Seoul isn't a glamorous city and isn't anyplace that you need to spend more than 3 or 4 days in. The markets are incredible, the baseball game we attended was one of the more incredible sporting events I've been to, and, well, the food isn't bad. We did a stiff hike Inwangsan Mountain today to pass by a shaministic temple and gaze out over the city. We sipped tea and ate broiled rice cakes on a flower-lined balcony in the afternoon and we were almost run over by the exact same moped twice in two hours.
Going to miss the metro service, hoping Busan's is of comparable quality.
Yesterday I woke up at 4:15 to find the other half of the bed empty. She woke at 4 to get more work done. I can't tell whether I'm more concerned for her health and sanity or because she's starting to make me look bad.
Yeah, I know I know, "what do you mean starting?" Very funny.
As dumb-luck and Murphy's Law would have it: Puzzle Quest: Galactrix finally released yesterday on XBLA for the equivalent of $20. Why do the games I'm always most excited to get release the week I'm about to leave on a trip? It has happened far too many times. From what I can tell, it seems to be a deeply engaging puzzle-RPG hybrid just like the original game in the series, yet this one has a space-theme instead of your standard fantasy realm with knights and elves. I played the first game on the DS and was wondering if I would miss the point-and-tap controls on the XBLA version and the answer is... drumroll, please... sometimes. The shortcomings of the Xbox 360 controller's D-pad have been widely discussed (Cliff's Notes version: it's utter crap), but it wasn't until playing Galactrix that I realized the Control Stick isn't the most accurate tool either.
Maybe it's me (it probably is) but I would recommend to everyone about to play the game on the Xbox 360 that they pause a moment before pressing the A Button to confirm a move. If you're anything like me, the gem you want to swap won't always be the one you select -- even though you clearly believe you pointed right at it.
The new Gears of War 2 maps and title update have succeeded in giving the group I play with incentive to eject their COD4 discs and return to the dark side that is third-person shooting. If only for a night or two, then it was straight back to COD4. As much as I absolutely do enjoy playing Gears 2's multiplayer mode, it's the only game that I've ever experienced any sense of lag in when playing online. And that's not hyperbole, it really is the only game I notice this with. And the 8 or so guys I play with regularly all say the same thing. It's also the only game I know of whose title updates and glitch-fixes get immediately hacked and exploited upon release. I don't know if it has to do with the Unreal Engine or if people just have certain affinity for exploiting Gears 2, or what. But there have been three "title updates" now to fix myriad glitches, hacks, and exploits, yet the jerkoffs among us still find ways to cheat. Name one other game this happens in? Time's up. You couldn't, could you? Me neither.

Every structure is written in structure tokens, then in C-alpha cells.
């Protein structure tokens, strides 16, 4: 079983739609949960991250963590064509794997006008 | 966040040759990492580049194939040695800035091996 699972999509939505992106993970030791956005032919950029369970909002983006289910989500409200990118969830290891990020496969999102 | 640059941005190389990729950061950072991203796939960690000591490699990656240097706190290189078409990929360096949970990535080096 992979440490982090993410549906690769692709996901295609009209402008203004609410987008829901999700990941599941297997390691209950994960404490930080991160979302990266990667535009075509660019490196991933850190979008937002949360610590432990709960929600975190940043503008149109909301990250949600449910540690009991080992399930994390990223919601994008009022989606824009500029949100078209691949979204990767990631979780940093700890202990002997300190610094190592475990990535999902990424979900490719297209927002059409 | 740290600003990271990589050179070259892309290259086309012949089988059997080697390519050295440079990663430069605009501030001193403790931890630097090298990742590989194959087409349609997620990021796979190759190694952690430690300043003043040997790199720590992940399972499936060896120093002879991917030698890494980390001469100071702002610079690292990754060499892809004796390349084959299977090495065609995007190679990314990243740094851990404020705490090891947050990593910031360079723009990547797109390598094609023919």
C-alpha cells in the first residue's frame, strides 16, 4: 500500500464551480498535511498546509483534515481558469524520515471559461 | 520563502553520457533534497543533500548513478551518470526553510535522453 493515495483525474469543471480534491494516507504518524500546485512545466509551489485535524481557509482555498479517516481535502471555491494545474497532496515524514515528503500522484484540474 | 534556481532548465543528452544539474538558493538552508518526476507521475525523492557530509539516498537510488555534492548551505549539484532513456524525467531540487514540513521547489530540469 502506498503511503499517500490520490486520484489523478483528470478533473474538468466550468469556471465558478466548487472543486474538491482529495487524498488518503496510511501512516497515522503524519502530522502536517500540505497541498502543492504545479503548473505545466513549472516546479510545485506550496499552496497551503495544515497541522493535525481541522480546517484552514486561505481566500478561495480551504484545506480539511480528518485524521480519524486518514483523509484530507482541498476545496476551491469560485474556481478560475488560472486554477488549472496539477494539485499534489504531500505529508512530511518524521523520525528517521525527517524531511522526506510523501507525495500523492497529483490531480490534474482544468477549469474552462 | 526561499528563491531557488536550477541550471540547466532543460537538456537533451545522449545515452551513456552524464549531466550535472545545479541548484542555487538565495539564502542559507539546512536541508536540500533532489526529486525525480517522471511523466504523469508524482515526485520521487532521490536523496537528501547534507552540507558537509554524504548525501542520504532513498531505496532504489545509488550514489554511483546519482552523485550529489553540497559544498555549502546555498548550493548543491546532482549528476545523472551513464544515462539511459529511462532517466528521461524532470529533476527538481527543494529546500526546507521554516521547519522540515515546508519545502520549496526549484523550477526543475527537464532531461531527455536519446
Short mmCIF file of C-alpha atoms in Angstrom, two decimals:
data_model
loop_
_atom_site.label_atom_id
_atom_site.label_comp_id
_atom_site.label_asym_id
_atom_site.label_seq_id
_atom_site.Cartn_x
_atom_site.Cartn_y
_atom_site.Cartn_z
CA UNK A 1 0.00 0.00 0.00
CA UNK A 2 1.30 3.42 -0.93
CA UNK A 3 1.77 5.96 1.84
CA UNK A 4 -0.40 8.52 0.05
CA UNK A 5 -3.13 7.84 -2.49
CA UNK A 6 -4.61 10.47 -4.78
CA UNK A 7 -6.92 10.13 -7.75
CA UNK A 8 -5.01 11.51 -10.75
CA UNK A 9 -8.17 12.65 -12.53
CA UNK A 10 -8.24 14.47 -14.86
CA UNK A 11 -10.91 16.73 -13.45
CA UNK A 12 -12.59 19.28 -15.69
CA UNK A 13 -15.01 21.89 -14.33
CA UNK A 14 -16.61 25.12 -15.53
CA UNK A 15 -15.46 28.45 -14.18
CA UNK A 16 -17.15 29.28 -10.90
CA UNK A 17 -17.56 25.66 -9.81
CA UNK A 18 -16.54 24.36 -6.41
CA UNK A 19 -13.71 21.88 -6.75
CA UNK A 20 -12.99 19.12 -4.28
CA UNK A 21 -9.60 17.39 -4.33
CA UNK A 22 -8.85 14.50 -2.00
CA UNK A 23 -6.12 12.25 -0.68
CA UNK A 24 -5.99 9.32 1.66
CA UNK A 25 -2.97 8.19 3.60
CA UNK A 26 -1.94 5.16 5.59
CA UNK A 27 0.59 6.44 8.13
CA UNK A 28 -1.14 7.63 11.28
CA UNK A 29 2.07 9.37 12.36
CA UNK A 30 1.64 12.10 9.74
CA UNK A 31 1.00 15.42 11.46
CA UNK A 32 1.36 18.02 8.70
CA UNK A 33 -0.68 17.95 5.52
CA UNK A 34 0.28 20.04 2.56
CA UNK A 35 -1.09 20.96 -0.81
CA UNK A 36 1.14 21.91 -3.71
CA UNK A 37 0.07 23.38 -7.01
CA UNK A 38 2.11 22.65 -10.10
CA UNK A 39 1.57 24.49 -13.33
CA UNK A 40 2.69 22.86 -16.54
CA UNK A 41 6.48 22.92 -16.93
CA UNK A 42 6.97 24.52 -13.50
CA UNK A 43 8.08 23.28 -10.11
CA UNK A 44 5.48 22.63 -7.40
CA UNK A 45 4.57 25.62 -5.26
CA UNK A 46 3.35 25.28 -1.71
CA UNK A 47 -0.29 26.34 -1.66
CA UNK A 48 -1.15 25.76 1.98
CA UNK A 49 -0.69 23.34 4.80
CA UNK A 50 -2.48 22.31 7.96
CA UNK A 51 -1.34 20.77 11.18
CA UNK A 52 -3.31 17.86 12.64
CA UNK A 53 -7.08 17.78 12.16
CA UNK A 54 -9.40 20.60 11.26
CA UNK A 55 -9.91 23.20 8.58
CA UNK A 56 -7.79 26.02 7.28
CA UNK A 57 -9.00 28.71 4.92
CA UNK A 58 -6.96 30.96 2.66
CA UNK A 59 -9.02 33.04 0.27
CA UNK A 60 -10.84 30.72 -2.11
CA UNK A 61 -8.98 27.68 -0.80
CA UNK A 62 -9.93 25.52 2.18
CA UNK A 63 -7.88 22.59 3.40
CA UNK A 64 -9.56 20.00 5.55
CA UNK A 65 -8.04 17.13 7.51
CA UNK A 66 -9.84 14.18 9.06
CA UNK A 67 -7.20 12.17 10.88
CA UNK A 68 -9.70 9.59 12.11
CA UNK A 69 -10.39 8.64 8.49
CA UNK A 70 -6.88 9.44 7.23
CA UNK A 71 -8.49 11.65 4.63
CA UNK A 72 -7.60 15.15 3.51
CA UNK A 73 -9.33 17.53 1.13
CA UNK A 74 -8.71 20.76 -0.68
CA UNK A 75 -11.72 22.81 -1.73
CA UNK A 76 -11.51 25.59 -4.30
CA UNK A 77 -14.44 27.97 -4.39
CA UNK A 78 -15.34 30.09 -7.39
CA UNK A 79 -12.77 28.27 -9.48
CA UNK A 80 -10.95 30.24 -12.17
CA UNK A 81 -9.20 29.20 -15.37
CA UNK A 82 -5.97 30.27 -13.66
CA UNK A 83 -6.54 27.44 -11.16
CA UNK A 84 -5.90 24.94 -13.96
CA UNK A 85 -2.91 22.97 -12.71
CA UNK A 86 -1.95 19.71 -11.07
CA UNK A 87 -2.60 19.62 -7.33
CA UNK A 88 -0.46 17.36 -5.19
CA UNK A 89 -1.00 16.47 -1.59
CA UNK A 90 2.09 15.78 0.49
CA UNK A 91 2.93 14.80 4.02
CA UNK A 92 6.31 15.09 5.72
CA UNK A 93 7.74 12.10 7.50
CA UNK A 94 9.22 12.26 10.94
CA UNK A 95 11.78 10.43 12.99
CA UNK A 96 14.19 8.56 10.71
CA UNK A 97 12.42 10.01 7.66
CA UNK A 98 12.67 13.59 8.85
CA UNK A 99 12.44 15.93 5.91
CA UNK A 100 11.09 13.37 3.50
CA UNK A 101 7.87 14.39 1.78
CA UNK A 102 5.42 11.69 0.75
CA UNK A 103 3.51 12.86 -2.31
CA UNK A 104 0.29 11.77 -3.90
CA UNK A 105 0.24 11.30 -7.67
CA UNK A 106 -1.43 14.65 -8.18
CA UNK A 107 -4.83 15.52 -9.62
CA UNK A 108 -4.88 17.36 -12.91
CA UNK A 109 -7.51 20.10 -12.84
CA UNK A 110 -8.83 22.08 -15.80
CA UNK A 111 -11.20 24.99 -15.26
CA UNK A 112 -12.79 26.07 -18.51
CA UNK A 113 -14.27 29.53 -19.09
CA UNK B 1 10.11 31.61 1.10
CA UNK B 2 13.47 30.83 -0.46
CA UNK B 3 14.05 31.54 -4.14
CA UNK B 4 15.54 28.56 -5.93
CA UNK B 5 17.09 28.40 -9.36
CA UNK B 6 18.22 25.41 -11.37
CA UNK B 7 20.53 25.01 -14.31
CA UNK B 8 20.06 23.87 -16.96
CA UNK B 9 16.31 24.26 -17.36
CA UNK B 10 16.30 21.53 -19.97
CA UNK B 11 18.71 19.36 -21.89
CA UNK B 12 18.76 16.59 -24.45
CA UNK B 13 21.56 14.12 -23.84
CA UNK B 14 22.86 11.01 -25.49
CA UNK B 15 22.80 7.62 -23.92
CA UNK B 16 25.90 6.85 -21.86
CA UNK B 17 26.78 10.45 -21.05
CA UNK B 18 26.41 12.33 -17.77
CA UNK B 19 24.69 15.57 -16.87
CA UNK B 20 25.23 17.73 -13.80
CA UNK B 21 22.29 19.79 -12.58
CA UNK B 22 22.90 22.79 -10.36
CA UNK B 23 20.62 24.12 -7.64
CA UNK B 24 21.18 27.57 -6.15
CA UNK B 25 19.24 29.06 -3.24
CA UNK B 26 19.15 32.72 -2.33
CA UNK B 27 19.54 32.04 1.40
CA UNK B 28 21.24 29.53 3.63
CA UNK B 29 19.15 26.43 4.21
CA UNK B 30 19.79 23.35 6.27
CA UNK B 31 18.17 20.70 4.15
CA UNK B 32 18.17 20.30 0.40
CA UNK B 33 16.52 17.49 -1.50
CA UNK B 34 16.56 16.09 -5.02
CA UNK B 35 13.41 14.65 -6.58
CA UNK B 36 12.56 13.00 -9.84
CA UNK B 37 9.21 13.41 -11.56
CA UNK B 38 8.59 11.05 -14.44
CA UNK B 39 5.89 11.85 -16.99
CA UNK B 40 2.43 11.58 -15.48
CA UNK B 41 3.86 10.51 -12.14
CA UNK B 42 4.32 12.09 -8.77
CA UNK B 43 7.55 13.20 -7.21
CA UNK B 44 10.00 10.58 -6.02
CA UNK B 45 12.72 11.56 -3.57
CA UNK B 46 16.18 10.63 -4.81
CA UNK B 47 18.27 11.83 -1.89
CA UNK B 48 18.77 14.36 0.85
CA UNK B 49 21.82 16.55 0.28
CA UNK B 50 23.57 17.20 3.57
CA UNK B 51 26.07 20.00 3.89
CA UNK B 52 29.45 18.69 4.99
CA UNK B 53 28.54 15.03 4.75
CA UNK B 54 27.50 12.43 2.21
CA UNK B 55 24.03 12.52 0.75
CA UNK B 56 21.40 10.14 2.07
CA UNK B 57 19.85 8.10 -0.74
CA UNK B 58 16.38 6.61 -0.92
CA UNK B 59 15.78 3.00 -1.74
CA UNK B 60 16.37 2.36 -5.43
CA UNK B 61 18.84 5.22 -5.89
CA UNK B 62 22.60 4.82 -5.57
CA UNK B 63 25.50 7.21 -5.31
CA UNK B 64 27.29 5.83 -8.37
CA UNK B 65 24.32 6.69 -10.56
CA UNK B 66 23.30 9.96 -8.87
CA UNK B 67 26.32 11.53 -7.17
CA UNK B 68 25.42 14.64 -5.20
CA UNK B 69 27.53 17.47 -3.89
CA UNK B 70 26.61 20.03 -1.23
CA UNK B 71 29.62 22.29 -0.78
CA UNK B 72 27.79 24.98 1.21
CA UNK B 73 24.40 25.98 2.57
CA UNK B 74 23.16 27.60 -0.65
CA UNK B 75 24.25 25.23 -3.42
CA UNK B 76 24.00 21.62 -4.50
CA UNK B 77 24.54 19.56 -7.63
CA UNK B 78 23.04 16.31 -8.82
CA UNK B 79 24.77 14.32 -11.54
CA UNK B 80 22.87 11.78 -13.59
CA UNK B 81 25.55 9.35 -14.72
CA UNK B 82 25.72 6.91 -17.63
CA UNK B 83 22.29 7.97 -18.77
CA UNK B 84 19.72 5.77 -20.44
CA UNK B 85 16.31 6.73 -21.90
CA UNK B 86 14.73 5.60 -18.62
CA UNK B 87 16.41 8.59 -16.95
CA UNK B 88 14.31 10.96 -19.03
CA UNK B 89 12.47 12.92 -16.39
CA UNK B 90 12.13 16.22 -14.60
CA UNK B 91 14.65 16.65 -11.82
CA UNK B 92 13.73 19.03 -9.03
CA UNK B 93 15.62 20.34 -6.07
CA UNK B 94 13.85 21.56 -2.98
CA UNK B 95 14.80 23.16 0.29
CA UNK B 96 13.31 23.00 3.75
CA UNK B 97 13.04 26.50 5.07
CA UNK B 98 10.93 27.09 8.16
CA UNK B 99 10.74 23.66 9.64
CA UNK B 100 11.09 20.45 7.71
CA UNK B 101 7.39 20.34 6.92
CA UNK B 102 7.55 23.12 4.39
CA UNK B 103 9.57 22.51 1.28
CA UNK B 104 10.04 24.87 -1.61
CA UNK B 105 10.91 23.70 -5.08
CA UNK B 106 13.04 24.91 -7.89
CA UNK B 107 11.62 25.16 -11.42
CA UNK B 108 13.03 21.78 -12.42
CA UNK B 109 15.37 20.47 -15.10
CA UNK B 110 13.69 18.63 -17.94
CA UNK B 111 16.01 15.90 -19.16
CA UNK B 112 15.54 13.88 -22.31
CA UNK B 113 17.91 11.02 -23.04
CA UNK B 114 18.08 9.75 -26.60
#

The latest title update added a rather simplistic XP leveling system. In short, you get experience for kills and downs, lose some for deaths and for quitting and you level up. You don't actually gain anything with reaching a new level, well nothing aside from the sense of pride you feel when you show the world how large your e-penis is. Mine's currently a 16 out of 100. Despite it being said to require 7,000,000 XP to reach level 100, a few of Xbox Live's premier douchebags found a way to hack the system and level up instantly. This is a good time to let you know that it's very difficult to average more than 800 to 1000 points per match. Note that I said average there. As much as I would like to place all of the blame on the jackasses who exploit games and cheat their way to a larger Gamerscore, I can't help but wonder if any of the code for this game is bullet-proof. I've been to Epic multiple times now and I've seen how hard the devs and designers work. That's why I wonder if it's the Unreal engine -- something ain't right for one game to be so heavily glitched & exploited.
The XP needed to level up is only attainable through Public matches which tend to be the most laggy. I wonder how many levels higher than me my friends will be by the time I get back. Right now we're all somewhere between 12 and 25. Again, the number only indicates how little sunlight you see, err, how much time you spend playing Gears 2. There are Achievements at milestones for 5, 15, 25, 50, and 100. I'll never see 100 and probably won't see 50 this year. Then again, the newest map pack -- Snowblind -- is pretty awesome. They remade Fuel Depot, one of our favorites, and finally included the Courtyard map that shipped with the original PC version of the first Gears of War game. There are also two others, Underhill and Grind Yard.